An automated cafeteria machine that dispenses either coffee, milk or tea. Here every drink is presented in two conditions either to dispense (‘1’) or not dispense (‘0’). The output is the selection of either of the ones from the three choices.
 In the application of U.S rocker launcher, the logic behind Boolean algebra is implemented. It has a president’s button and the three counselor’s buttons, and these are considered as inputs. The output is ‘1’ (missile fire) when the below conditions are true
• Either of the counselor’s push the button and
• President and either of the counselor has to push the button
The other applications are in twofloor elevator, calculators, watches, sevensegment displays, digital clocks, electronic circuitry, and many others.
So, we are with the conclusion that Boolean numbers are completely different from the real numbers and it is a different kind of mathematics. As because of extensive applications and uses, Boolean algebra holds great prominence. So, know how Boolean Algebraic expressions are implemented?
FAQ’s
1. What is the use of Boolean algebra?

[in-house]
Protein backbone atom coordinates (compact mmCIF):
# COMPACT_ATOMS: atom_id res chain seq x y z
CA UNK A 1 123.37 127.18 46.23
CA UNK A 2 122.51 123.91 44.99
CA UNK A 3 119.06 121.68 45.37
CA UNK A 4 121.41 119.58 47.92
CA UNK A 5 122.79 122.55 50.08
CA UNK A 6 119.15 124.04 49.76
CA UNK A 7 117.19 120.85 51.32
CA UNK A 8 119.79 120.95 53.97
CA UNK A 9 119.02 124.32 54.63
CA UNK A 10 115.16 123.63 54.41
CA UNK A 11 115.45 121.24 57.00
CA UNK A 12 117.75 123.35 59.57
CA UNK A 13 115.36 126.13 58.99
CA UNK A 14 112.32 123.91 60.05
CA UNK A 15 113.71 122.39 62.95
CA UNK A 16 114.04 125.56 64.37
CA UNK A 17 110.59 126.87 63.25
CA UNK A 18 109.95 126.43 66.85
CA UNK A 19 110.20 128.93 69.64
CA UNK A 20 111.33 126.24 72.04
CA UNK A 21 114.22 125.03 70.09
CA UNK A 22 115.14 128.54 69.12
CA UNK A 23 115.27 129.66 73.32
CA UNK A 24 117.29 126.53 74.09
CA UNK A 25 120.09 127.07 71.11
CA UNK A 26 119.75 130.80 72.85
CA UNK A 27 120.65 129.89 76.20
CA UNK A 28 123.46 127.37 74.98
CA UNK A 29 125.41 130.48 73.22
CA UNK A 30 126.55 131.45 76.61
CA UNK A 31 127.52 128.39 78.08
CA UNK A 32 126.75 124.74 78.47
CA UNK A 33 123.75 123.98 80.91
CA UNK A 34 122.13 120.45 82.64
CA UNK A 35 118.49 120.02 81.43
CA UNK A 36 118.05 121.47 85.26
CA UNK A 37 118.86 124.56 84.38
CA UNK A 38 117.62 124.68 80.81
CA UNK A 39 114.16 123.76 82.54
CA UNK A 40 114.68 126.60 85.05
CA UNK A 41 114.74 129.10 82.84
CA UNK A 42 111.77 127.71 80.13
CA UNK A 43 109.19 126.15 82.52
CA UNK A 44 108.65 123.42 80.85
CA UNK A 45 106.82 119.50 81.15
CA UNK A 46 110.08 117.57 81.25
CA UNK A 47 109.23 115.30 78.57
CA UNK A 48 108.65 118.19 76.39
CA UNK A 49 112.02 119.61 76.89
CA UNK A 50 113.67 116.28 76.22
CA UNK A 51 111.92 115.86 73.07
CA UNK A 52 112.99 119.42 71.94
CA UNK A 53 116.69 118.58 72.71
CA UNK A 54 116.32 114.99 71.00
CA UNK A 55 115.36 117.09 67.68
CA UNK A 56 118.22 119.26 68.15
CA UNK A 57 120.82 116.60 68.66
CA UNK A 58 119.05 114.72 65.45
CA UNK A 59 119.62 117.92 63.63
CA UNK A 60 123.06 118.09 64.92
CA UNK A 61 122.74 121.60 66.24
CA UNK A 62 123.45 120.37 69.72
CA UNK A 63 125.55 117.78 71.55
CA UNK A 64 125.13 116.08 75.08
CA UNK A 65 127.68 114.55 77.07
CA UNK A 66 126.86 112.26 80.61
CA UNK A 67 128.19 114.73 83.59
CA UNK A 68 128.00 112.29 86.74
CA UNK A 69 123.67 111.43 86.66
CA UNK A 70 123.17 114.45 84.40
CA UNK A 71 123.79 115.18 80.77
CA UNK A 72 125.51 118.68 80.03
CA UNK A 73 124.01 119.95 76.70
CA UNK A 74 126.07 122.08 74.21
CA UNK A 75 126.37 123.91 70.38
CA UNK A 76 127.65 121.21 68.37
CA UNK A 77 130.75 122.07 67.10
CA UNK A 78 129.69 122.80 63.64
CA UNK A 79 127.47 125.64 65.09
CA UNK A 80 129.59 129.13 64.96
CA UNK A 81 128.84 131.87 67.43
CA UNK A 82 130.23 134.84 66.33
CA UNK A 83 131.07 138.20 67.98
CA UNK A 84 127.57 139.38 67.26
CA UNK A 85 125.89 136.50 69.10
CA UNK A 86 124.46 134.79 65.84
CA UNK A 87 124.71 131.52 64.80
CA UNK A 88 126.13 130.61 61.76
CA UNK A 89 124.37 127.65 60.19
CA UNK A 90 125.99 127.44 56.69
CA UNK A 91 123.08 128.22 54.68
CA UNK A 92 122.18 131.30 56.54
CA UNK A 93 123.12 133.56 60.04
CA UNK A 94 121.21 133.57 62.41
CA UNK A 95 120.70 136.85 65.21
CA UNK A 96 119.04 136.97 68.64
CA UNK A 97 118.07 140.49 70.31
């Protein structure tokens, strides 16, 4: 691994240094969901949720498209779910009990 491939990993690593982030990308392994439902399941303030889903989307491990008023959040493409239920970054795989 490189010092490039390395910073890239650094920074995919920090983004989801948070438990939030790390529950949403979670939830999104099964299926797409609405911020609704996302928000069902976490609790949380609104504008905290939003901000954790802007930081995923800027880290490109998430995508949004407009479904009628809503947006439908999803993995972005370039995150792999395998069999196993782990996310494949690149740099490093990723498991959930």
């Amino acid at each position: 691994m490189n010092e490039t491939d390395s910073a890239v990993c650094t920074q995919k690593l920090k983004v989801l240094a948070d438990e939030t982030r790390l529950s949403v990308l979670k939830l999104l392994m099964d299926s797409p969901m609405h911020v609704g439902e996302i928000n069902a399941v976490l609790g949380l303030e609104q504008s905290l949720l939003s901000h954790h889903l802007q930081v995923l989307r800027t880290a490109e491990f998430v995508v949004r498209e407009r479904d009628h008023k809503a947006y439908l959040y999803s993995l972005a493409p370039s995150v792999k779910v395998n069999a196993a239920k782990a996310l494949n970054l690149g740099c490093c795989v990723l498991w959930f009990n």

The main purpose of Boolean algebra is to evaluate and simplify the complicated logic circuits. With the use of binary numbers ‘1’ and ‘0’, the system performs many functions.
2. How do you calculate Boolean algebra?
Boolean algebra is computed through the assistance of rules, laws, and properties. And with the help of truth tables, Boolean expressions are derived and through the expressions, logic gates are drawn. These logic gates give a detailed description of what a Boolean expression is.
3. How Boolean algebra is different from algebra?
In general algebra, it can consider many numbers of values as inputs, while in Boolean algebra it considers only ‘1’ and ‘0’ as inputs. There exists numerical implication for variables in ordinary algebra and in Boolean algebra it has logical implication for variables.
4. What is Boolean logic?
Boolean logic is mainly considered as the core of evaluating expressions and this logic is performed with the logic gates “AND”, “OR” and “NOT”.
5. What is an example of a Boolean?
For example, when the input (expression) is considered as “6>3”, the output in the Boolean logic is ‘1’. Because 6 is greater than 3 and it is true. So ‘1’ is represented for true and ‘0’ for false.